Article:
Journey's End - A Must See Classic

Currently on a UK tour is R. C. Sherriff’s WW1 play ‘Journey’s End’, I’ve just seen it at The Duke of York’s Theatre in London. If you’re interested in the Great War then it’s a must see, and this powerful production does it proud. The casting is spot on, which is so important for the audience to empathise with the characters.

Created by Sherriff from his experiences as an officer in the trenches, they portray and bring together the type of men that became officers and fought the war, how they spoke, their manners, humour and ethos. Today, it might be said these are stereo types, but this was written within 10 years of the war ending, by a man who was there, before many of the cliches that we attribute to the Great War were created.

The first time I saw this play, was at the King’s Head Theatre in Islington. A very small venue so being in the audience was like sharing the dugout with the cast. In front of me was an elderly gentlemen wearing a Middlesex Regiment tie, at the end he left in tears, I’m not sure if he was a veteran of WW1, at the time, I didn’t feel I should ask, now I wish I had. 

I had just started taking the photographs for my book and wanted to learn more about this generation on men from 1914-1918, Journey’s End takes you back in time, into the dugout, sharing their claustrophobic existence, it’s the nearest one can get to sharing the experineces of the trenches with these men. I sit there thinking, I’ve met these men, and feel very privileged!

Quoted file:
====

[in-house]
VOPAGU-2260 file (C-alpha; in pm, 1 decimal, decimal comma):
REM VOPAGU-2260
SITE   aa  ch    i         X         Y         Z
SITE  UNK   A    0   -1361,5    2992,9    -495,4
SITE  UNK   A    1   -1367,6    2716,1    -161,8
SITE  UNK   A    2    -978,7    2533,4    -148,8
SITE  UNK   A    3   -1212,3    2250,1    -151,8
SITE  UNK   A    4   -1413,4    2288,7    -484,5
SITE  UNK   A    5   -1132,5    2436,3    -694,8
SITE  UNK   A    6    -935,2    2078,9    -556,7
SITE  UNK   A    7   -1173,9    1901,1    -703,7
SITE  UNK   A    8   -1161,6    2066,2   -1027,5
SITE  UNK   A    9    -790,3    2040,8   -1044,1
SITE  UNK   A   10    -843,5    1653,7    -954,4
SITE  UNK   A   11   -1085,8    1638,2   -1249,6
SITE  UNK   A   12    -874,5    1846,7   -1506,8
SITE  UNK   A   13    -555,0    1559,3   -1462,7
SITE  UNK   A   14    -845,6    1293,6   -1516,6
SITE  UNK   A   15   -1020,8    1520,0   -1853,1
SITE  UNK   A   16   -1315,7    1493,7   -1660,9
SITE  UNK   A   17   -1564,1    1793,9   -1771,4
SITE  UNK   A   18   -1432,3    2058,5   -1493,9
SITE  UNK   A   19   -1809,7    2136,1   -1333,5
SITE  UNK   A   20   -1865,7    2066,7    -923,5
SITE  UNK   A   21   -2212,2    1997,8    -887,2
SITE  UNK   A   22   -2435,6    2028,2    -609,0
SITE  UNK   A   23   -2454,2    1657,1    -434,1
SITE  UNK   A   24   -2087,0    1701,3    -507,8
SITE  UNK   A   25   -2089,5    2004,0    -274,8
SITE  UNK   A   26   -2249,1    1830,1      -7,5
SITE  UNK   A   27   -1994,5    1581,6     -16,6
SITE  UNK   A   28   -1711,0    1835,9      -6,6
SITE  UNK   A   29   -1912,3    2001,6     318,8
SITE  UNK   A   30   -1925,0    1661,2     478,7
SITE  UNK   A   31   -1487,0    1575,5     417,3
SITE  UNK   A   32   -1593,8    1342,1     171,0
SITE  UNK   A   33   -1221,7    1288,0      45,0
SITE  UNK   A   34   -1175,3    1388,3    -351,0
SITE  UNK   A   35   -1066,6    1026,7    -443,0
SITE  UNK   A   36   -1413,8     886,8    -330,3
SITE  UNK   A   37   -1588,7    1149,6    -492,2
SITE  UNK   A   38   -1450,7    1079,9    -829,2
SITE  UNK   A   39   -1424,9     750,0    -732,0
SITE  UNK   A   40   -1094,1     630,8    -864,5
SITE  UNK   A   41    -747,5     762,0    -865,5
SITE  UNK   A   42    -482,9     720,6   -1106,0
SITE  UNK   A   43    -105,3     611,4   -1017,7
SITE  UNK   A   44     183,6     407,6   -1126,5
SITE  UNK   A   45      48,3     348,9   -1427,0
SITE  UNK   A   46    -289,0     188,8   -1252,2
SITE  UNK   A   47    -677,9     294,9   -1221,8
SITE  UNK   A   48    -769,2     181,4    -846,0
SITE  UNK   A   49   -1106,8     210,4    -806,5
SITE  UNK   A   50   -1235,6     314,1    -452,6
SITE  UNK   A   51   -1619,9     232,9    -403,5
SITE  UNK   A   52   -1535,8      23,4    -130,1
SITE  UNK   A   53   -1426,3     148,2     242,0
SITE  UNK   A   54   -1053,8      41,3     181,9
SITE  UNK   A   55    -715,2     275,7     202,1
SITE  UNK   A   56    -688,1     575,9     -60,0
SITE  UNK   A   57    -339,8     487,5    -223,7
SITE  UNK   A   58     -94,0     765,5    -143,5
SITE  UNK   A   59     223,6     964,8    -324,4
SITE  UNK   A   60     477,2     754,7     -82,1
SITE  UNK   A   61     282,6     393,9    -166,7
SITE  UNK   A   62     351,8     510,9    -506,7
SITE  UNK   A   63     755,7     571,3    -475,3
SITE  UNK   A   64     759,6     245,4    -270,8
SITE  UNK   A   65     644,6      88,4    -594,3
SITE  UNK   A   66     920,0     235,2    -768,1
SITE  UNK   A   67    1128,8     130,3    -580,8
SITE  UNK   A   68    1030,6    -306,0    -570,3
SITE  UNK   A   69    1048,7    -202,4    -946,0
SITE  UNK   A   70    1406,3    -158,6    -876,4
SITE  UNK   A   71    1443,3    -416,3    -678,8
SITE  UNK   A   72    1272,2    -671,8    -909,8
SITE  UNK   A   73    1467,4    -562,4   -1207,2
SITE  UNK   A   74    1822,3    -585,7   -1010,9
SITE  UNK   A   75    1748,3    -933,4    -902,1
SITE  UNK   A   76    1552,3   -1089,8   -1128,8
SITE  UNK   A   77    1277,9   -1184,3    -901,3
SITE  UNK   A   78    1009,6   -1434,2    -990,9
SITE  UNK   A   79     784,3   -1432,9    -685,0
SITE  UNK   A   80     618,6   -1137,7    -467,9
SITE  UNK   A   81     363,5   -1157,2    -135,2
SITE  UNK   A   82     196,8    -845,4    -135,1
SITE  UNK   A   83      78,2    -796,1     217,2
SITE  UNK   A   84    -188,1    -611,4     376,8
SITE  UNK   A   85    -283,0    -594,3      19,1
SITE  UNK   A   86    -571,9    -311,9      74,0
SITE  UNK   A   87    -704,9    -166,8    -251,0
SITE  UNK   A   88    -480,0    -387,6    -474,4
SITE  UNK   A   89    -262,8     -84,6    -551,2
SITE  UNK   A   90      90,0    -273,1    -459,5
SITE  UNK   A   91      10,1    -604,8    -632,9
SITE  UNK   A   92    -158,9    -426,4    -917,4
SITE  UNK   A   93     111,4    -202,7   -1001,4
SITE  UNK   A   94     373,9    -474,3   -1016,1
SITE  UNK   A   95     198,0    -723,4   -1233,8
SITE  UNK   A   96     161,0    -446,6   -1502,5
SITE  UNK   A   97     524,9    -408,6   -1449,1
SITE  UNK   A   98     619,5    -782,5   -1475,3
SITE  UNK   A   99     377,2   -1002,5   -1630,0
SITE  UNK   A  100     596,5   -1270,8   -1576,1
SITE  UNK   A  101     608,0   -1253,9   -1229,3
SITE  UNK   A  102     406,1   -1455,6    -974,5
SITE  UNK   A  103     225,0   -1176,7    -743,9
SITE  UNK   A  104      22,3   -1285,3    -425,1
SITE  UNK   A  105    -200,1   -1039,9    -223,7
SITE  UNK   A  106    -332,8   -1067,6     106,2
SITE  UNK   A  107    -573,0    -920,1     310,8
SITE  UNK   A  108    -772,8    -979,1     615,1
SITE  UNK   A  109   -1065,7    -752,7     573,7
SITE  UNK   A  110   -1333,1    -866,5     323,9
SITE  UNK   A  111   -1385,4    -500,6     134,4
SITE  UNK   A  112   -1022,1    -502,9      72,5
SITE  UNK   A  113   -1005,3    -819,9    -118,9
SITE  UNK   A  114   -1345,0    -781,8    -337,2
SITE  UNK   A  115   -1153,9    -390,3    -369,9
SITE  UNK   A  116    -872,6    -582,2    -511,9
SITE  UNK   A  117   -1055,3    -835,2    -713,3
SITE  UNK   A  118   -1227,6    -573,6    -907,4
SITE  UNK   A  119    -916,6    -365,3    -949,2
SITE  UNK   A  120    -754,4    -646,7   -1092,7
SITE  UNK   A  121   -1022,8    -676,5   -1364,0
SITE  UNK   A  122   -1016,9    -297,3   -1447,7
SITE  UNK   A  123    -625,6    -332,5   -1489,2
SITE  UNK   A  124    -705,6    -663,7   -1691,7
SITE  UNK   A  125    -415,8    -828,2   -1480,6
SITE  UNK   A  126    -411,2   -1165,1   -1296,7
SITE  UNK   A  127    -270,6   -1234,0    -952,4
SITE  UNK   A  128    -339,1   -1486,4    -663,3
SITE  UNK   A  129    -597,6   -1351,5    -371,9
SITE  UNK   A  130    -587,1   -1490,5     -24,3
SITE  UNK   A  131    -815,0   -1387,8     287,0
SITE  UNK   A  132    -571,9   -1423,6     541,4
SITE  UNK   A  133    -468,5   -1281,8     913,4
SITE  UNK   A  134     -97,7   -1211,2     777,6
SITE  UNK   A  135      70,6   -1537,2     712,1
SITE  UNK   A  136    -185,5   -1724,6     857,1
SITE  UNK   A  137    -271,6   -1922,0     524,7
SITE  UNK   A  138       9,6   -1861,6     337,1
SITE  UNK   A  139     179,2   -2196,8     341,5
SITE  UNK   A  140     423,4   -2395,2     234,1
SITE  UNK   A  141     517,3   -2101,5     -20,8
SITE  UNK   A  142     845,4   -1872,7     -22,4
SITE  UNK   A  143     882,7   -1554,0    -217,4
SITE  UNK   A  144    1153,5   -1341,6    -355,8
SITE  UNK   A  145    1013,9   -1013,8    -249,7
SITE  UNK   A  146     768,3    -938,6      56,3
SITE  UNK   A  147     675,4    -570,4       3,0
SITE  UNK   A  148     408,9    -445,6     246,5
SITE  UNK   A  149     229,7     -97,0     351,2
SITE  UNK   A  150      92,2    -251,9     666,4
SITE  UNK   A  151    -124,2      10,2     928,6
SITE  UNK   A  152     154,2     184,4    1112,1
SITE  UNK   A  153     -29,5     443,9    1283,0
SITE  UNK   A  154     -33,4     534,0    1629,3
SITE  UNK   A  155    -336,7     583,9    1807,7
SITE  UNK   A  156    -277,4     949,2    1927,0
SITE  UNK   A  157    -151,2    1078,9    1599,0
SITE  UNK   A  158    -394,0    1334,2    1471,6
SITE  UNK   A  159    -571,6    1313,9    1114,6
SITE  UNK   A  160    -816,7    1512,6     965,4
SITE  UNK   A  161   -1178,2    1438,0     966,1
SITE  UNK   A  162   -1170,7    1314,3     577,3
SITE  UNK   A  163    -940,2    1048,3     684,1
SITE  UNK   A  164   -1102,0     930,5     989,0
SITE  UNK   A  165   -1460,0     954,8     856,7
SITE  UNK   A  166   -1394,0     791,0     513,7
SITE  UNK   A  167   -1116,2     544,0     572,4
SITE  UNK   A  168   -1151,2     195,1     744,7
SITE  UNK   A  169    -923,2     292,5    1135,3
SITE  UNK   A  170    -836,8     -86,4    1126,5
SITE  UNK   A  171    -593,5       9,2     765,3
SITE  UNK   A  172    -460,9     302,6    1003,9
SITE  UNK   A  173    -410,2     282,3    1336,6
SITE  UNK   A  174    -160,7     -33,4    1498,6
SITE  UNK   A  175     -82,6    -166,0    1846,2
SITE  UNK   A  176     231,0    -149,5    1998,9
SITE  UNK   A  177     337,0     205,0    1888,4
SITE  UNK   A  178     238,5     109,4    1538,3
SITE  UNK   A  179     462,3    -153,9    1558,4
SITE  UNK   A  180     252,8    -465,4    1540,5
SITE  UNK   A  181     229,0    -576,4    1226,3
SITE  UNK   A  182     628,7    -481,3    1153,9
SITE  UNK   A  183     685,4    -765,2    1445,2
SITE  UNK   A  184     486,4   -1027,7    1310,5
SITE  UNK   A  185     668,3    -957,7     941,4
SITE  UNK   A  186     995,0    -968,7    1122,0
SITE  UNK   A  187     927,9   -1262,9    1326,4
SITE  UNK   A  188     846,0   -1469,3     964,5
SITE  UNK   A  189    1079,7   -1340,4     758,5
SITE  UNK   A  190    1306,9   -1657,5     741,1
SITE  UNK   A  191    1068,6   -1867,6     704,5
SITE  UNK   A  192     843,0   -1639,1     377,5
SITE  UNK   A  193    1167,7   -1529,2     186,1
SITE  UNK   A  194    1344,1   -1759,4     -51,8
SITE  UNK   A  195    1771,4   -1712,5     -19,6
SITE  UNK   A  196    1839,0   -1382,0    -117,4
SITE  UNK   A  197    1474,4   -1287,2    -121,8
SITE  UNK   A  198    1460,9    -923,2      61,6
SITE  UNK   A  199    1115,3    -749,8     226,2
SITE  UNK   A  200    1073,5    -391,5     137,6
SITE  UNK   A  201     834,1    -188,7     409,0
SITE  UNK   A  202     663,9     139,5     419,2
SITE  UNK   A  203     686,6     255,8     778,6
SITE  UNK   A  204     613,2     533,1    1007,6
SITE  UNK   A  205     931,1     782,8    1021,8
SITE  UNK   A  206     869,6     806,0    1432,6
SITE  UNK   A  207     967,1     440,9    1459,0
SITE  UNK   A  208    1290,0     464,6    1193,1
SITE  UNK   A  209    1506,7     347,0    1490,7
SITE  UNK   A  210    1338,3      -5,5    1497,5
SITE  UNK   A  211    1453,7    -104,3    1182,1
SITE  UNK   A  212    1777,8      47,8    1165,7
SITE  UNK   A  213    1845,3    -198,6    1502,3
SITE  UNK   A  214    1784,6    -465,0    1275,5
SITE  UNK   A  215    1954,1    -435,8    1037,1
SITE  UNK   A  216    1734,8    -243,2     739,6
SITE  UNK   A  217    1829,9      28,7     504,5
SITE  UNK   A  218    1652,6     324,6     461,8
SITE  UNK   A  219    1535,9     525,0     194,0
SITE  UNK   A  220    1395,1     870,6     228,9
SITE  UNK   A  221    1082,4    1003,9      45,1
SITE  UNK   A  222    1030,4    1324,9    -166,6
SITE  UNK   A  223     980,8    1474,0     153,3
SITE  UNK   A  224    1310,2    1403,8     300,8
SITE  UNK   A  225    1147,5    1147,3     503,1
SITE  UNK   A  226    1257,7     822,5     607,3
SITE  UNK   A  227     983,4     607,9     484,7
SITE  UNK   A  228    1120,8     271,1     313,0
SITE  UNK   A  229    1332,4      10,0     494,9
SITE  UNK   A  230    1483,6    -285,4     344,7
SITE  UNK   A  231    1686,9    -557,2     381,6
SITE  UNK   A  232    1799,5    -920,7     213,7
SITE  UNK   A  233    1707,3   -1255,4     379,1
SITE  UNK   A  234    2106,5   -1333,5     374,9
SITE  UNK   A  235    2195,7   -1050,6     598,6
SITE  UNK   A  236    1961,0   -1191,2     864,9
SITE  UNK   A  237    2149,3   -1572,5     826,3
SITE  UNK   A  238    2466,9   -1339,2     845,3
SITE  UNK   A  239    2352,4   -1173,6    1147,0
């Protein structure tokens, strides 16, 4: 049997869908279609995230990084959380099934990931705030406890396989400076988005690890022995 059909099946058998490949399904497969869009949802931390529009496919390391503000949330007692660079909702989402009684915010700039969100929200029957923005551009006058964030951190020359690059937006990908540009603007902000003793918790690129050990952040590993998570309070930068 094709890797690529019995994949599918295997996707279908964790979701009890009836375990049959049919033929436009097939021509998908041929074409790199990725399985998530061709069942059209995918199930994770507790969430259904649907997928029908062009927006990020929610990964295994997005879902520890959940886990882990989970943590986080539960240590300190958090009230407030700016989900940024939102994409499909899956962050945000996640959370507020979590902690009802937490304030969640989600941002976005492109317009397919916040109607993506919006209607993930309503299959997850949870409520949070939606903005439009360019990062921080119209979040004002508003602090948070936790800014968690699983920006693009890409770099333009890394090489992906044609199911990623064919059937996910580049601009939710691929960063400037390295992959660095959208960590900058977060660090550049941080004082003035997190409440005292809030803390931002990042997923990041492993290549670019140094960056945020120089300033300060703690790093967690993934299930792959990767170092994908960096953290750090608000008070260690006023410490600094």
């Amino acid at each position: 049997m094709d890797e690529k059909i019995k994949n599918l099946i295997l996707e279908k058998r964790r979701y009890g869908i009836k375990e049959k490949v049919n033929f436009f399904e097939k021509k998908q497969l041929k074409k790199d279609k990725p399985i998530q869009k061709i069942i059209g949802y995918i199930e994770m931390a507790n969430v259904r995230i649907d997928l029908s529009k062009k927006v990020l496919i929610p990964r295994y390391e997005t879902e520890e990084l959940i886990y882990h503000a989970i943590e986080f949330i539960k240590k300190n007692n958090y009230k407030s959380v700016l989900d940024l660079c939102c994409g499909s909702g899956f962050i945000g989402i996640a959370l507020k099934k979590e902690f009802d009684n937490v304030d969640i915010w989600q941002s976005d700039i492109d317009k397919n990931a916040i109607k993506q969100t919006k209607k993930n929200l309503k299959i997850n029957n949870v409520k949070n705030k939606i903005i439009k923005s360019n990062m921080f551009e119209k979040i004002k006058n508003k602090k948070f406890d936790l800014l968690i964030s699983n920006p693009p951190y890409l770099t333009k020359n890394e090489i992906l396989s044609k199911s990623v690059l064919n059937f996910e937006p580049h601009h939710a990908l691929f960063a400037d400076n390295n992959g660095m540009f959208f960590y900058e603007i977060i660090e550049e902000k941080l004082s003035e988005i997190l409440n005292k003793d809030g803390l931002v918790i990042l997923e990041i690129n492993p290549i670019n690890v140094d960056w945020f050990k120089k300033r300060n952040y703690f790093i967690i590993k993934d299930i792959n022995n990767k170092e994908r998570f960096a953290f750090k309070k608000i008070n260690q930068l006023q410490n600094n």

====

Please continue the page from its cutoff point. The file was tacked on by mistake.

I shall continue to go to see this play, to bring back the memories of the veterans I’ve met, it’s like Remembrance Sunday, I go once a year.

To gain further knowledge of the British Officer in the First World War, I can recommend a splendid book by John Lewis-Stempel ‘Six Weeks’ (The Short and Gallant Life of the British Officer in the First World War) He describes in detail the type of men that became commissioned officers, culled from letters home, diaries, poems, and anecdotes, he sets out in detail this generation of men.

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